When it grew dark outside, Jacob took himself up the creaky stairs to bed. He lay listening to the noise in the streets and could not sleep. His curtains lit up with the light from a hundred candles and streetlights flickering around the house. And what was that smell? He drew the curtains back and opened the window a little. Smoke and a pungent waft of something horrible drifted in, and he shut the window with a bang. Then, pulling on his clothes, Jacob quietly went downstairs, opened his front door, and walked in to the streets.
He was shocked at what the village had become.
No longer was it a peaceful place, with villagers looking out for each other.
It was noisy, busy, and ugly. The light was stark and blinding.
But most of all, it smelt really, really bad.
Jacob hurried back to his house, bolting his door behind him. To rid himself of the acid taste in his mouth, he lit his last candle. Gradually as the tiny flame burned down the wick, the house filled with flower and spice perfume again. Jacob sat in his armchair and nodded off to sleep. The words on the candle gently melting and lifting up into the night.
Jacob awoke to a knocking sound at his door. He rubbed his eyes and sat up slowly, stretching his arms out above his head and yawning wide like a sleepy cat. He shoved his feet into his slippers and creaked his way down the narrow staircase.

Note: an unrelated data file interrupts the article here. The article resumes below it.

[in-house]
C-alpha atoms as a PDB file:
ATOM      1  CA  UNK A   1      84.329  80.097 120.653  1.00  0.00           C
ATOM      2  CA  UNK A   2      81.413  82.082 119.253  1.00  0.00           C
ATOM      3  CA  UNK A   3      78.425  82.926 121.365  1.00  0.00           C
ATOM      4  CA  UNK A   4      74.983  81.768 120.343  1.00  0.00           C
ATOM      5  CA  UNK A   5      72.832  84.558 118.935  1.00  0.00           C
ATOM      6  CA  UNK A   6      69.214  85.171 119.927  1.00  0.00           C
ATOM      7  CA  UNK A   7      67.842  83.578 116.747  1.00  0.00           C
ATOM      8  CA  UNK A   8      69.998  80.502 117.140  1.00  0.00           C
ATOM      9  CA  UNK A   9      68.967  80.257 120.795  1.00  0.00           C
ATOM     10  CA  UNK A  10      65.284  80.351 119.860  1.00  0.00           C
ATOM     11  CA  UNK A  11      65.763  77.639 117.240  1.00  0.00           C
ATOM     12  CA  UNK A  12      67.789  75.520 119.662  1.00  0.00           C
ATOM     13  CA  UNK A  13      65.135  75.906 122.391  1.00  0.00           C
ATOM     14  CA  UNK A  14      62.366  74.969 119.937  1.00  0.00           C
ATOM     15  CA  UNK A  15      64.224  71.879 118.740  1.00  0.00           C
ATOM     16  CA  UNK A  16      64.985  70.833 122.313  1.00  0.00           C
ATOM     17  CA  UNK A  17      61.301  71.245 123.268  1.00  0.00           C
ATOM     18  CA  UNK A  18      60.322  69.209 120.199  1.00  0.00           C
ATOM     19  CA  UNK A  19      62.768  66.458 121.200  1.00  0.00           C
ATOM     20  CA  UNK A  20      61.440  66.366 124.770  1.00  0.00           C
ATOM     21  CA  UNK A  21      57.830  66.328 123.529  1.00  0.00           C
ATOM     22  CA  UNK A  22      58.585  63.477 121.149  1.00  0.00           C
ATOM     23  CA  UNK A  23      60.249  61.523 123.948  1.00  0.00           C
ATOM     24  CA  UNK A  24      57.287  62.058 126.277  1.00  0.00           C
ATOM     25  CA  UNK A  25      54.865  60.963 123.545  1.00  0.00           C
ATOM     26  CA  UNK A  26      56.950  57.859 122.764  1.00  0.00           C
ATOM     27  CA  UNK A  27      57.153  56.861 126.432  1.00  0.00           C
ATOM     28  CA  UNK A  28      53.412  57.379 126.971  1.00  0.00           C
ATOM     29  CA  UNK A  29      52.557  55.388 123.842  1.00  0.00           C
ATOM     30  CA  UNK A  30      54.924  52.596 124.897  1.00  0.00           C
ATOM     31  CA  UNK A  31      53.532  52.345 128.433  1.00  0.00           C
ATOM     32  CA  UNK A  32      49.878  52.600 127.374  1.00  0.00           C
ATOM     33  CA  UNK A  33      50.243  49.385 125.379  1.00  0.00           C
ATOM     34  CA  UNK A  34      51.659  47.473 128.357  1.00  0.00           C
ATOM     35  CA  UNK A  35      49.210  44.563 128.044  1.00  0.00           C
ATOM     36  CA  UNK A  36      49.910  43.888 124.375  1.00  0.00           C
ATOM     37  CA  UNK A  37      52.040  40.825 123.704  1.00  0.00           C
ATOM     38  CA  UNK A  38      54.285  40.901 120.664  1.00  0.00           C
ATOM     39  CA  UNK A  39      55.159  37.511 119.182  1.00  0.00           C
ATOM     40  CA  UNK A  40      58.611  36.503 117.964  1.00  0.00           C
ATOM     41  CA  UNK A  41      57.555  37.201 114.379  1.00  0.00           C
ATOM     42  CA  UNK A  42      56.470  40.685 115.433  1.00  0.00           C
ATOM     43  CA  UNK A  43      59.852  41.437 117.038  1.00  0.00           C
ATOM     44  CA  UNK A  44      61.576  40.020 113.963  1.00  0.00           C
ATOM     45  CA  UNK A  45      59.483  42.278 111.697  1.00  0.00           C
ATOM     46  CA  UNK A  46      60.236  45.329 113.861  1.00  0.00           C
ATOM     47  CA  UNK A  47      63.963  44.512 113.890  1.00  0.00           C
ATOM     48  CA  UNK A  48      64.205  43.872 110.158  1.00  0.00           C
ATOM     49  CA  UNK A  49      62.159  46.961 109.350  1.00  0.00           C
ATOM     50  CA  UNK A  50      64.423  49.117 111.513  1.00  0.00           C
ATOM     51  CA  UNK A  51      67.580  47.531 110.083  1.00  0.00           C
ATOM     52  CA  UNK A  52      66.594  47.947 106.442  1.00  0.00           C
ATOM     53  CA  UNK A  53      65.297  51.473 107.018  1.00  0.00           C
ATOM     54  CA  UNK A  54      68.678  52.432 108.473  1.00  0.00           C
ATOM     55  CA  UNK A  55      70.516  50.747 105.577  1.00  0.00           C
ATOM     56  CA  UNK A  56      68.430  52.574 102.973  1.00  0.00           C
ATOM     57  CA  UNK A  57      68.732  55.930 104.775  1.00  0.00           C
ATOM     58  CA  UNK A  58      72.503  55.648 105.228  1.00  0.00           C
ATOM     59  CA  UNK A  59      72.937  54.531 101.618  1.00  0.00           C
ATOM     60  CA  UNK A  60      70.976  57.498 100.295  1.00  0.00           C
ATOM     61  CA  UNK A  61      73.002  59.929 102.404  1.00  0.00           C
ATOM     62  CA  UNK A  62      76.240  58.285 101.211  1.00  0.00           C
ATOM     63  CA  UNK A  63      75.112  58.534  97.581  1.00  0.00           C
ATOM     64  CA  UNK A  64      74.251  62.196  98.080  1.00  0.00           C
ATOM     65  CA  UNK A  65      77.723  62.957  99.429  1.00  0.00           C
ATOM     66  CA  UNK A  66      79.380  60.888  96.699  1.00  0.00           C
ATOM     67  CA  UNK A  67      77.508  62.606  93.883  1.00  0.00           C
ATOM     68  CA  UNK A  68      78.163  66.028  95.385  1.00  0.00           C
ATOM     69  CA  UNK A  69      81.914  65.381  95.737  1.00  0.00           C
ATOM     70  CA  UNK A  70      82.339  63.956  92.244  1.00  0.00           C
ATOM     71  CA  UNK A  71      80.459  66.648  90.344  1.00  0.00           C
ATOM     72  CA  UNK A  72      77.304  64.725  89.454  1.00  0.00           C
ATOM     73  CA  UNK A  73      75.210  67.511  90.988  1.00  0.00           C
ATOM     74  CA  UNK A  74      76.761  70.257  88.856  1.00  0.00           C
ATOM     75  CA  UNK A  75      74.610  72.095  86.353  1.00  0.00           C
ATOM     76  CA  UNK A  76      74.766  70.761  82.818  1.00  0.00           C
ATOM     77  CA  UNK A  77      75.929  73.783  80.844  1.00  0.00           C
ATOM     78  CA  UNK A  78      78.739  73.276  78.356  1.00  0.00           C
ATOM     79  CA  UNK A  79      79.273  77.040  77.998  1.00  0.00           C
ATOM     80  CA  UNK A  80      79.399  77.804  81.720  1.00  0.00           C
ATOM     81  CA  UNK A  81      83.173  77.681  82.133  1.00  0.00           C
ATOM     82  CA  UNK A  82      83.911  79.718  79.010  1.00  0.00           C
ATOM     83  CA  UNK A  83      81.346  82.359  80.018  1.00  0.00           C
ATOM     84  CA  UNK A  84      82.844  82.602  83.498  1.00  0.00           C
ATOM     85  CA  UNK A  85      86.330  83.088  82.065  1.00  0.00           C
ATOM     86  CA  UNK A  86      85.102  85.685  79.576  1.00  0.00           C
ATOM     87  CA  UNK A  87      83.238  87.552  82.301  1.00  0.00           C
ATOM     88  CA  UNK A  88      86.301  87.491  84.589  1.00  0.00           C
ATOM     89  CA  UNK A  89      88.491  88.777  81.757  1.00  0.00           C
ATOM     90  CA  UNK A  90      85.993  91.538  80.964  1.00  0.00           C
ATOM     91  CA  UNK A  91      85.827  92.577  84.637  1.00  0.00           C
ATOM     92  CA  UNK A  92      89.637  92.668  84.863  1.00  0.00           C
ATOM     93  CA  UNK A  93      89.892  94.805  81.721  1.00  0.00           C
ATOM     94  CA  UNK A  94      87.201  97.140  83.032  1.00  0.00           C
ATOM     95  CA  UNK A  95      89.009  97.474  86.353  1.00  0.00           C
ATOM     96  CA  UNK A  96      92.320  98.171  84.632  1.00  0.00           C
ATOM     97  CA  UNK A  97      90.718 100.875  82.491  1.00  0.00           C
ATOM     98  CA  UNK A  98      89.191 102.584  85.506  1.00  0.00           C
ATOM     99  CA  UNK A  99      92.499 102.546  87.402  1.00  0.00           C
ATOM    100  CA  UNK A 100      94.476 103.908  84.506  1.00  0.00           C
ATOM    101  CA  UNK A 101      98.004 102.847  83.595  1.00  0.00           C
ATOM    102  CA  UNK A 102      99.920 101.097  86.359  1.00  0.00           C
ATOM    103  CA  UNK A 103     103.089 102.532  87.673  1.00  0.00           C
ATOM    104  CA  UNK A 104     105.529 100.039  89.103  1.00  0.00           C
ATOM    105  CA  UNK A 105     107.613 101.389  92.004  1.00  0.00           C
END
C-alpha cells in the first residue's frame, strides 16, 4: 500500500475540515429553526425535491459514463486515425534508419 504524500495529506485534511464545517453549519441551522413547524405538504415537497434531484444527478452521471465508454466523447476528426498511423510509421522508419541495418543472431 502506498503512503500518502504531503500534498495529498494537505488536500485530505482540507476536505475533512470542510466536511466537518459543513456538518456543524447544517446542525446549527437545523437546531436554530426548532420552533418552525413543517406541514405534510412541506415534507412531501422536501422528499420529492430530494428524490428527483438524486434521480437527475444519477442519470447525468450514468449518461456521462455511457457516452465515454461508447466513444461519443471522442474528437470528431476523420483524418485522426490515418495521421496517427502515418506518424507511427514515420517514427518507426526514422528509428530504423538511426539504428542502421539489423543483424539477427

He opened the door. There was nobody there! He looked up the street and to the left and the right. Nobody. And then he heard a whimper. He looked down at his feet, and there in a small cardboard box, a little fluffy puppy stared back up at him with big bright eyes. A tail no bigger than a carrot waved furiously from side to side, making the whole puppy wiggle. In wobbly black writing, the words ' Feed me' had been written on the box lid.
'Hmmm,' Jacob said and rubbed his chin. 'Well, well, well.' And then, 'Hmmmm' again.
He picked up the box and took the puppy inside. He found some old meat in the kitchen, broke it up into little bite-sized pieces, and fed it to the dog. It ate quickly, as if it hadn't had a meal in a long time.
'If you are going to be my dog, you should have a proper name,' Jacob told it.
'Let me see.......Fluffy.....no.....Scruffy......no........your eyes are bright like fire, like a flame....that's it! Flame!'
Flame looked pleased with the announcement and jumped and ran in circles around the cottage.
Over the next few weeks, the dog grew larger and larger. It gave Jacob much joy and was good company. Sometimes Jacob thought the dog understood his every word. They had started to go back out into the fields again, as the dog needed exercise, and Jacob always took his baskets with him. Then, out of habit, he started collecting ingredients to make candles. Before he knew it, his store cupboards were filling up, and he decided he would find some beeswax and make a start on some new candles. Even if they were just for himself, it would make his house smell as it used to and not like the streets outside.